Europe fears and housing worries among reasons for December rate cut: RBA minutes

The deteriorating situation in Europe and concerns about the state of both the local housing market and China’s housing market spurred the Reserve Bank Monetary Committee to cut interest rates by 25 basis points to 4.25% on December 6, according to minutes from the meeting released today.

“After a positive reaction to the EU summit in late October, financial market sentiment deteriorated through most of November, reflecting the difficulty European policymakers were having in dealing with the debt crisis, as well as political instability in several euro-area countries,” the minutes read.

The board also notes that strains in “European interbank markets also intensified” in November while “wholesale debt markets globally appeared to be closed to many financial institutions”.

The last comment acknowledges the higher funding cost concerns expressed by Australian banks in recent AGMs and the decision by ANZ to decouple its interest rate decisions from future RBA announcements.

The RBA remains concerned about the state of residential housing, noting that “residential approvals had continued to decline, with the large fall estimated to have occurred in October in contrast to the recent upward trend in grants to first-home buyers”.

“Approvals in Victoria had fallen significantly in recent months after the sharp run-up through 2010, while housing indicators for New South Wales were showing some signs of a pick-up.

“In recent liaison, some contacts, including in the property industry, had reported signs of a tightening of credit conditions, and overall growth in business credit outstanding remained weak,” the minutes read.

Further on the RBA notes that conditions in the housing market remain “subdued”.

“Housing prices were estimated to have fallen in October and were down by around 4% over the year. Members noted that prices had fallen by more in higher-priced suburbs. Housing credit was increasing at an annualised rate of 5% to 6%, as it had for much of the past year.”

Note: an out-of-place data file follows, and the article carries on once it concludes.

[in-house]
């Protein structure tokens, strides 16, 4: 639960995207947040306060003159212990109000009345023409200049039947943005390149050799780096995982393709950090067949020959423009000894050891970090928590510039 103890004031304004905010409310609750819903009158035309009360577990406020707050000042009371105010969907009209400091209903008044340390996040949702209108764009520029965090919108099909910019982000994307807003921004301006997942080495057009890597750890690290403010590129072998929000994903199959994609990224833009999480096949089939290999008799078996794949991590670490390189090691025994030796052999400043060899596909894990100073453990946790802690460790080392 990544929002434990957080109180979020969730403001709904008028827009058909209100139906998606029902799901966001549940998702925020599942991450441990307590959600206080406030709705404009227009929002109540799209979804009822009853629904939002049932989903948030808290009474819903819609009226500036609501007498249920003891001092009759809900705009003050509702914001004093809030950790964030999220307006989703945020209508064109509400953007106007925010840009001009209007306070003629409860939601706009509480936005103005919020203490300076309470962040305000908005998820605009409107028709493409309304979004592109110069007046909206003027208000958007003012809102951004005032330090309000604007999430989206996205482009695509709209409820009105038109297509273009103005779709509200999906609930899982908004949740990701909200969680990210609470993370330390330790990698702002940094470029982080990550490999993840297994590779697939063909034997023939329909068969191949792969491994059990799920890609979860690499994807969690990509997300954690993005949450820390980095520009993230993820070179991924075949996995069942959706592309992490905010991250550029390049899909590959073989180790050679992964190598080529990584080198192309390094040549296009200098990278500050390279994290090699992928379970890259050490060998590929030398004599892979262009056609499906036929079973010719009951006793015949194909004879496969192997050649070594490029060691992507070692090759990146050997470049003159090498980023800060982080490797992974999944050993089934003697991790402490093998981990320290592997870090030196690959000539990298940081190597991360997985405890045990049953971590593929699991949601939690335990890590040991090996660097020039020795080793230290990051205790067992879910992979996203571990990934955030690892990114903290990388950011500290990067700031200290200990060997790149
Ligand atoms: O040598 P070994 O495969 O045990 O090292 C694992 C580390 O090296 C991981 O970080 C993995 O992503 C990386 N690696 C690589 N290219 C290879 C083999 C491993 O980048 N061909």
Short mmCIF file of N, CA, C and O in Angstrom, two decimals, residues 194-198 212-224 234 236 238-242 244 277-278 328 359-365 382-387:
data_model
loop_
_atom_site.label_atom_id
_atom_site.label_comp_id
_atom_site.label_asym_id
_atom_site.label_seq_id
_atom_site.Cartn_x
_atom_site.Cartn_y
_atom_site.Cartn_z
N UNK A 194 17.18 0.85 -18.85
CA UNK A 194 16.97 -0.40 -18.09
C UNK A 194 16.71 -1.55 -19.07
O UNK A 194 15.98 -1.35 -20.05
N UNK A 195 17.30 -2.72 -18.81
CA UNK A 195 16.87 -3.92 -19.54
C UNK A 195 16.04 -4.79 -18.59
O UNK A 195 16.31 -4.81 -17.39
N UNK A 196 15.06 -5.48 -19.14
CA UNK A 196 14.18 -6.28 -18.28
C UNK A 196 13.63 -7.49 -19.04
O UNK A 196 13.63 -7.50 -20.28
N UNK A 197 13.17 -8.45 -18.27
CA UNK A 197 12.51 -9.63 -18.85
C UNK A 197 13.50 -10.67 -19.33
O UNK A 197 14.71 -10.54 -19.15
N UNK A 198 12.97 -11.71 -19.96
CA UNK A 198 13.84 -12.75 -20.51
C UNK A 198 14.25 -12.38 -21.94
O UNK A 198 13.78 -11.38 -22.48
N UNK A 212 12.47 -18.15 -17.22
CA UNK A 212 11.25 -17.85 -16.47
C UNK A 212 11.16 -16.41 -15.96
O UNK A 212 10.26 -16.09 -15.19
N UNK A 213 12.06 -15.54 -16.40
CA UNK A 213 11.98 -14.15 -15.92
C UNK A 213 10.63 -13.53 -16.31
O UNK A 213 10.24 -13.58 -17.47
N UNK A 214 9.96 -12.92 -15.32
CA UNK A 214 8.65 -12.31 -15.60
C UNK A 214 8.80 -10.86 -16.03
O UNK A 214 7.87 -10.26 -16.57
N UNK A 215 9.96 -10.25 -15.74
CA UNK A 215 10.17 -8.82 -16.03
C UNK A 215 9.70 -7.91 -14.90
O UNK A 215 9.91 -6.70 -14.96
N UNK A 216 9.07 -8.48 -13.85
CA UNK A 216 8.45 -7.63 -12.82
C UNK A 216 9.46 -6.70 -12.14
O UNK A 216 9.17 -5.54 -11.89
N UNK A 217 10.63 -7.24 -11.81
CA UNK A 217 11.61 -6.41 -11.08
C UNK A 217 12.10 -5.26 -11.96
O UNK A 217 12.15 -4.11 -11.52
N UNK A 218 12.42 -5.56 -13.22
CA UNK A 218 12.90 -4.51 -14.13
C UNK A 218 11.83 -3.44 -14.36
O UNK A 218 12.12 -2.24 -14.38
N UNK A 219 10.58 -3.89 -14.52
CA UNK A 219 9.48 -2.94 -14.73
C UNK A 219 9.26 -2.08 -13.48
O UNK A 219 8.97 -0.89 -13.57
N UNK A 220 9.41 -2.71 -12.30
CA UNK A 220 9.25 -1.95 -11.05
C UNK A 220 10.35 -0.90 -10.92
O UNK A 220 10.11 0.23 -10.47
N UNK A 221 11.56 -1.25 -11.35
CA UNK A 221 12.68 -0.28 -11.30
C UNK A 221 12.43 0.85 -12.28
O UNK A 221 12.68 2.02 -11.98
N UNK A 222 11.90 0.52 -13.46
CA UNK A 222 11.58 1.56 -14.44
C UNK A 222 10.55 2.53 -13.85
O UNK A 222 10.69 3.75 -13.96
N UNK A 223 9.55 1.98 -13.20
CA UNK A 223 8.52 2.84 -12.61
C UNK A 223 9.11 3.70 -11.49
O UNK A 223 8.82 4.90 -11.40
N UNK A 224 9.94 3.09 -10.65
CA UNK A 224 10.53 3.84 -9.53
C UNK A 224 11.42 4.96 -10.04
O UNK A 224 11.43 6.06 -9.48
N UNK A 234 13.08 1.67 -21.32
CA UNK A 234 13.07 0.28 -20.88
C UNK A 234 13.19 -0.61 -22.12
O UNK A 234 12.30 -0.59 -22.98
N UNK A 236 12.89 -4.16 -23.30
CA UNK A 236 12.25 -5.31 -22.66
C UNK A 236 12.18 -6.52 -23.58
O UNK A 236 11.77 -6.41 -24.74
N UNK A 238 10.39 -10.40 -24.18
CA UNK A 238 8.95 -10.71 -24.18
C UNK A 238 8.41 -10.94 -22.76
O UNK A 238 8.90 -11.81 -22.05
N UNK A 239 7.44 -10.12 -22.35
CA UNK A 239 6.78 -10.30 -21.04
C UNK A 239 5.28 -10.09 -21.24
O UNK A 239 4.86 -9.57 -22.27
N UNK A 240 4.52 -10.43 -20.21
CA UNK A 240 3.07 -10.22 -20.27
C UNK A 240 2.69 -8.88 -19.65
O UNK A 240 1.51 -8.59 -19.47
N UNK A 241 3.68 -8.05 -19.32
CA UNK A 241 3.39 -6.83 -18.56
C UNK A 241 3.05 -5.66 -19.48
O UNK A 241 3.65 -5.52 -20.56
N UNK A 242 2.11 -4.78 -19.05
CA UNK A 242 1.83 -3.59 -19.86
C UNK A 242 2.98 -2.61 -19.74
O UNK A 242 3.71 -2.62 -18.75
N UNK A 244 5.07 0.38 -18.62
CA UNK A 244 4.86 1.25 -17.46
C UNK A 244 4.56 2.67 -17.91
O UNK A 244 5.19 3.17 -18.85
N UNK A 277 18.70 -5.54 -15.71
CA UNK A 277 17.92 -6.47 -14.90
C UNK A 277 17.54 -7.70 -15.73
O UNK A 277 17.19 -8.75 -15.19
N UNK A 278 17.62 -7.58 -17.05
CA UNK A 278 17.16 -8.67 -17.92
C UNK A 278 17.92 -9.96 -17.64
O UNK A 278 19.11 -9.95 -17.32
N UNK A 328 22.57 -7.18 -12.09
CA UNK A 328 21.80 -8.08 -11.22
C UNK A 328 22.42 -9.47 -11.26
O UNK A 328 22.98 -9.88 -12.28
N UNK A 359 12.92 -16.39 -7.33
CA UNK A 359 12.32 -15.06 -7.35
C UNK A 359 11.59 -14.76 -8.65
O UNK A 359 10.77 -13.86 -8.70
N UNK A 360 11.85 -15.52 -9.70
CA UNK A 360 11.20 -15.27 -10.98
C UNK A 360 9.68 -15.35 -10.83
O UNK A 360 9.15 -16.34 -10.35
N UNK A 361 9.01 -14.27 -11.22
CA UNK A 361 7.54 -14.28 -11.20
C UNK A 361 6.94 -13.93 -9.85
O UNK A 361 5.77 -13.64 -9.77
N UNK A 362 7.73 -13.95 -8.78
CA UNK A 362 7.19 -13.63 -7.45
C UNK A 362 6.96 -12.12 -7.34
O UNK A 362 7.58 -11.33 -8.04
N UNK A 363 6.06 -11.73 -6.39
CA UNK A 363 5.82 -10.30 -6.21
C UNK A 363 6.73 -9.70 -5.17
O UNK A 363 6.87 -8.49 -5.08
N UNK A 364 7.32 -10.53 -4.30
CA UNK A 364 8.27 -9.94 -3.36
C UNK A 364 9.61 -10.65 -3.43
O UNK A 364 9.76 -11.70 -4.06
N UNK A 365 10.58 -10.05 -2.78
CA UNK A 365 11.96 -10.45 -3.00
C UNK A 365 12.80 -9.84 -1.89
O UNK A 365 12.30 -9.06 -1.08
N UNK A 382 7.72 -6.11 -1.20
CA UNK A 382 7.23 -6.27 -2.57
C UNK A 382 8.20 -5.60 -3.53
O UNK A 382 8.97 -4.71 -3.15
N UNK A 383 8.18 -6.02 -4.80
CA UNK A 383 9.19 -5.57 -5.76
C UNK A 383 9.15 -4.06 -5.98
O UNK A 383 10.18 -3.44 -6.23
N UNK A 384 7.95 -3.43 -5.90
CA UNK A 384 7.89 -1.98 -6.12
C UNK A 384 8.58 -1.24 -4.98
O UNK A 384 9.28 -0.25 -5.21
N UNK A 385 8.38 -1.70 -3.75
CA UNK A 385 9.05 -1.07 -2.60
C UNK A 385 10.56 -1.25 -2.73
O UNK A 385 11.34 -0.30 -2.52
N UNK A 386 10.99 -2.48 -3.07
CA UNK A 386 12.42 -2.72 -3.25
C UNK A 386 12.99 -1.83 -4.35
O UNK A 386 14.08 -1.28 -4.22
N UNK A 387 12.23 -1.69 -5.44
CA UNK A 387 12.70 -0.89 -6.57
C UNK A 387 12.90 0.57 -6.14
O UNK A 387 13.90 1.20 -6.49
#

On the global housing front, the RBA board notes that “conditions in the Chinese housing market were noticeably weaker than over the past couple of years, reflecting the effect of controls on buyers and tight credit supply for developers”.

“Members noted that this slowing was in line with the authorities’ intentions. The slowing in private housing construction was being offset by growth in construction of social housing, but production of crude steel had fallen somewhat in recent months.”

In coming to its decision to cut the cash rate in December, the RBA weighed up “further evidence that a major investment boom was in progress and the overall economy was expanding at a pace broadly in line with trend” against “developments in Europe [that] continued to pose downside risks to the global economy and, consequently, also to Australia”.

“These risks had, if anything, increased though the timing and magnitude of any effects that might flow from them remained very difficult to predict,” the RBA decided. 

“In these circumstances, and given the expectation that inflation would be consistent with the target over the next couple of years (abstracting from the effect of the carbon pricing scheme), members felt that there was scope for a modest reduction in the cash rate at this meeting.”

 

Larry Schlesinger

Larry Schlesinger

Larry Schlesinger was a property writer at Property Observer

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